As I said, he was somewhat innocent. Which means he would get caught. And commotion followed invariably. Mr. Dutt (or was it Mr. Vishwanathan?)  would walk down the aisle and catch hold of the book Raddy had fallen in love with, snatch it away from him with a warning that harsher punishments would follow if he defied the law. A sheepish, though adorable smile, was what Raddy used to respond with, knowing probably that the book would soon come back to his possession, so long as he promised not to repeat the crime again. Perhaps it did. 

And then he repeated this heinous crime, again, again, again and then again and again. Till one day Mr. Utpal Dutt took hold of the book and tore it to pieces in front of the class. Now Raddy had probably borrowed it from a friend or a local library ( who knows). So destruction of the book mattered. He was liable to return the book. Tears streamed down his cheeks as on all such occasions. Not silent mind you. He wailed and accused the person engaged in the cruel act of chastisement. What sort of logic he came up with to defend his case I have no memory of alas. But that crying face continues to haunt.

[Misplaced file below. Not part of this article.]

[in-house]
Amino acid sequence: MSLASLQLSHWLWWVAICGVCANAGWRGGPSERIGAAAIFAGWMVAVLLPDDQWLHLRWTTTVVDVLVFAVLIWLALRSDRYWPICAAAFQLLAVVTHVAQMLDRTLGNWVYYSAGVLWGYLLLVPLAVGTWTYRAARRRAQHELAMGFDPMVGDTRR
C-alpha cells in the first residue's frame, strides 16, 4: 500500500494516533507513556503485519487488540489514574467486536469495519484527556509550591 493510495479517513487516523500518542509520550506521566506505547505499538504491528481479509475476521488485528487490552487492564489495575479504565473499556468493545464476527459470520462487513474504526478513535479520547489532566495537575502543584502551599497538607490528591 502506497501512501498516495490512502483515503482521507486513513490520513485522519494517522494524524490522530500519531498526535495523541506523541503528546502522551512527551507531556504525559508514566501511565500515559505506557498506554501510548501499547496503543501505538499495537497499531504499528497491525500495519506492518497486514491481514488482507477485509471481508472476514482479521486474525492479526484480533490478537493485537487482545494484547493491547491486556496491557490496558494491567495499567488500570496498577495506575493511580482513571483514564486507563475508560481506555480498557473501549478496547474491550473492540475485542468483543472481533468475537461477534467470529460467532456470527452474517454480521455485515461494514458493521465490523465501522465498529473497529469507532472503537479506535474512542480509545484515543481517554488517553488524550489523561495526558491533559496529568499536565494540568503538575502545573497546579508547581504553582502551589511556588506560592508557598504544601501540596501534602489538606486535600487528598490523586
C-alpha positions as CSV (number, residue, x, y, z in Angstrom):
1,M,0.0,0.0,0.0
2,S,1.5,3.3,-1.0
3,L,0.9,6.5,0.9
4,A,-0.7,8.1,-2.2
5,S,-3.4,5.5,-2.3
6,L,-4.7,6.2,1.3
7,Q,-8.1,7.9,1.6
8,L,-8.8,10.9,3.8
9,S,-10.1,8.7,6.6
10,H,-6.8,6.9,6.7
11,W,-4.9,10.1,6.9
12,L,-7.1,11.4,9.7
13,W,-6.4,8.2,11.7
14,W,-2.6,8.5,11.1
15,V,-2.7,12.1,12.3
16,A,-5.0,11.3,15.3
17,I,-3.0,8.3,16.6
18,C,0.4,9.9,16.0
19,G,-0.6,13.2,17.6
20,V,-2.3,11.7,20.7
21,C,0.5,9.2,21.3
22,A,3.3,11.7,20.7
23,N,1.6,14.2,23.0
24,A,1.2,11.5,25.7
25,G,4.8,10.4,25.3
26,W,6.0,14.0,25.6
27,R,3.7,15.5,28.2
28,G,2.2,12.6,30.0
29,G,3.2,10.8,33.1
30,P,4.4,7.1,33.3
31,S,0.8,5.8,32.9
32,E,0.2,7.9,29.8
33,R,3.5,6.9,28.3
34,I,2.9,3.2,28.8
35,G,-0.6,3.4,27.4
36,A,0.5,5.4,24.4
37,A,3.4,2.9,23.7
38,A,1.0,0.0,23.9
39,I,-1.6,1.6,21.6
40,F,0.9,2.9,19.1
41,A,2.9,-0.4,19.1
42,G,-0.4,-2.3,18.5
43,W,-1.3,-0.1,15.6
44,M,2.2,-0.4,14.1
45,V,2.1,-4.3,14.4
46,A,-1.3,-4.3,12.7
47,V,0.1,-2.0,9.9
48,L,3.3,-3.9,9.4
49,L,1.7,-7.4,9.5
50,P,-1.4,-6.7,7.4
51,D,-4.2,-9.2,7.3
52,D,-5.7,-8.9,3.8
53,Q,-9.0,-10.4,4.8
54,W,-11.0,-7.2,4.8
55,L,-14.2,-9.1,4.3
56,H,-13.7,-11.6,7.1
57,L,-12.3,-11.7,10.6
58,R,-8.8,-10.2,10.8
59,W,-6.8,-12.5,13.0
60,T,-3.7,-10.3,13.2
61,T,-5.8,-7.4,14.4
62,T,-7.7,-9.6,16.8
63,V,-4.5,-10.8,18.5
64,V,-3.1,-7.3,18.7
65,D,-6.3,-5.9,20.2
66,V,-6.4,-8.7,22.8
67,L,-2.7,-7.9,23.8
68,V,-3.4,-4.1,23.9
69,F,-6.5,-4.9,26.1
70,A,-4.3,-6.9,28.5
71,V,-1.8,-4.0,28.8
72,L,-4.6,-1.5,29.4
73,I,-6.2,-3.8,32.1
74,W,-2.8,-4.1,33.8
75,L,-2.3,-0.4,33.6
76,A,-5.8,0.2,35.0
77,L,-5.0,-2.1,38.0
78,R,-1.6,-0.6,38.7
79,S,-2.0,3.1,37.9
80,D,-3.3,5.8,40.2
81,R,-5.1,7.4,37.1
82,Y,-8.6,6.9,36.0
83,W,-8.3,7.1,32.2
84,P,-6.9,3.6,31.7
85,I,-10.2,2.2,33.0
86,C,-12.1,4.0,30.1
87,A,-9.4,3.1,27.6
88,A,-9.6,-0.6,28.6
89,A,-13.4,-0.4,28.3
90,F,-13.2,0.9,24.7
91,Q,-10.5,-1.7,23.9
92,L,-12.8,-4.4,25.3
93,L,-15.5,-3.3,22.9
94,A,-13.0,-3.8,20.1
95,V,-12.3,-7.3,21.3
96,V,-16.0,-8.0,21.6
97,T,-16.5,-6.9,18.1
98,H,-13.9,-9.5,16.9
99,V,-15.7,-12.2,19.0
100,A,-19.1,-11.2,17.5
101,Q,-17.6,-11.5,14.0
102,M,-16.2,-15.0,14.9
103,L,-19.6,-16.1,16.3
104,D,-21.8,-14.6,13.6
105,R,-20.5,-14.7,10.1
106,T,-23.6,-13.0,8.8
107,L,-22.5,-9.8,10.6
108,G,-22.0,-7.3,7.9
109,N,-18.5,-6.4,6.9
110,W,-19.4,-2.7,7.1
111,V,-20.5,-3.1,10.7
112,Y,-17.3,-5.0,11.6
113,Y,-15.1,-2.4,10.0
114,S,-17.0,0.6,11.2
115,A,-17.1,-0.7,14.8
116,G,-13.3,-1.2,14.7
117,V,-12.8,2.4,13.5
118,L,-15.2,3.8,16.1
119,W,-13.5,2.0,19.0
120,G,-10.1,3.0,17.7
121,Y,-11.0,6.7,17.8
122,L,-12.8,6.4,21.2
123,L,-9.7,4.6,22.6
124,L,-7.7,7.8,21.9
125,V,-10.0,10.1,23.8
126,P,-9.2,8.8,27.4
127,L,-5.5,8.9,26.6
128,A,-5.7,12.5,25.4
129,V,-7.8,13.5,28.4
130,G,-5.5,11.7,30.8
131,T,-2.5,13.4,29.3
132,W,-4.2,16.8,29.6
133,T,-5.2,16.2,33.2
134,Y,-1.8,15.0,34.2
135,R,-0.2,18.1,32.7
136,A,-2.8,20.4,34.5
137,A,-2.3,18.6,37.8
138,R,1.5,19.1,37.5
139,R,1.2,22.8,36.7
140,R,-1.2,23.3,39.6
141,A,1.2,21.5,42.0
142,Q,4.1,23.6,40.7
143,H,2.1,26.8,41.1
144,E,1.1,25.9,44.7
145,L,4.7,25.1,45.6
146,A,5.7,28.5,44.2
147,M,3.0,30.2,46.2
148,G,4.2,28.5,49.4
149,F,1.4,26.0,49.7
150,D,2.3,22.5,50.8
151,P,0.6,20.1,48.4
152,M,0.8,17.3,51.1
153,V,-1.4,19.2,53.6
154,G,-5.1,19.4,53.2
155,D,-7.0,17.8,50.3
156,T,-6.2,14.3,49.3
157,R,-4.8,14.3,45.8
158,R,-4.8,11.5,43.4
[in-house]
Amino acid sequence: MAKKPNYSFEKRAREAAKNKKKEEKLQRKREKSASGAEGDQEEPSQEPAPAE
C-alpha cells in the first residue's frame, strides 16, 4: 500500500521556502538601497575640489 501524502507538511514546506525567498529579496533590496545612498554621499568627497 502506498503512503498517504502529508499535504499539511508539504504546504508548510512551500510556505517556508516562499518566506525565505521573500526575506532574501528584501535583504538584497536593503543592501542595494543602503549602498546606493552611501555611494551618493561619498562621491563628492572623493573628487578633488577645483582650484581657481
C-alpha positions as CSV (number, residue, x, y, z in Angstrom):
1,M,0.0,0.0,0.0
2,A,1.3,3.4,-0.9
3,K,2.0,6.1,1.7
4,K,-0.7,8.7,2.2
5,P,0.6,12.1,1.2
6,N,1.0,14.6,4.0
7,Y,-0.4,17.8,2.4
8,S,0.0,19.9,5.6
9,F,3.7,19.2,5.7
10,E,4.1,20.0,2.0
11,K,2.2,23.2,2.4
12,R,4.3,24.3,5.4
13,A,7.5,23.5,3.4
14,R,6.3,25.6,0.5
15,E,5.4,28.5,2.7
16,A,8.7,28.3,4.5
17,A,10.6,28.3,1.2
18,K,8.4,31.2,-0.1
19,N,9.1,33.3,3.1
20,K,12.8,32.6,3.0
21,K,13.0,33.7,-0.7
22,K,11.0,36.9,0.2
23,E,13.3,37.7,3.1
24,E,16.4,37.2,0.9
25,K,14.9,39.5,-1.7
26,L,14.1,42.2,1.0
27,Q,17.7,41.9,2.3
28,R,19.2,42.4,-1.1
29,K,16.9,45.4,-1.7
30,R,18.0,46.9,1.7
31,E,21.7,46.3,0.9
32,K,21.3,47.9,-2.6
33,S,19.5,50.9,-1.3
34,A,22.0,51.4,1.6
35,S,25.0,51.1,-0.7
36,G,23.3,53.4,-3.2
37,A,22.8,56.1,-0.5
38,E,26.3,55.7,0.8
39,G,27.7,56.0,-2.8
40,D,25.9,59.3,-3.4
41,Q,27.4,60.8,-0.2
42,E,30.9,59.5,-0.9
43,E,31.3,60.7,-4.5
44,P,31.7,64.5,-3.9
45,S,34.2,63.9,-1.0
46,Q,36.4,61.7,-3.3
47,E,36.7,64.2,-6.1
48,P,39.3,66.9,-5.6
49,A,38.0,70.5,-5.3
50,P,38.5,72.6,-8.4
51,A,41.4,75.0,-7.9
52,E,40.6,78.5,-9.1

The crying face of a young boy. We were all quite young of course, but he was surely the one who stood out. On one occasion Raddy loudly protested through his tears and told Mr. Vishwanathan I remember that he was Mr. Vishwanathan’s favourite victim whatever “crime” might have been committed by whoever it was that committed it! How much truth there was to this accusation I can’t tell, but Mr. Vishwanathan even tried to argue in self-defense. Recorded history, unfortunately, does not have anything to offer on the manner in which this battle ended.

Raddy, was single mindedly devoted to science. I am sure he wished to grow into a scientist. And that was fun, at least for me. He taught me how to manufacture electric bells. We would walk over to an electrical goods shop near our homes (he lived 5 minutes’ walk away from mine) and purchase the necessary raw materials and before we sat down to work on the bells, we would discuss with great interest the theory underlying the simple devices. That was enjoyable, though we quarrelled once in a while too and Raddy would storm out of my home. Accompanied by rain, that is his crying as usual. On one occasion, I remember running after him to drag him back.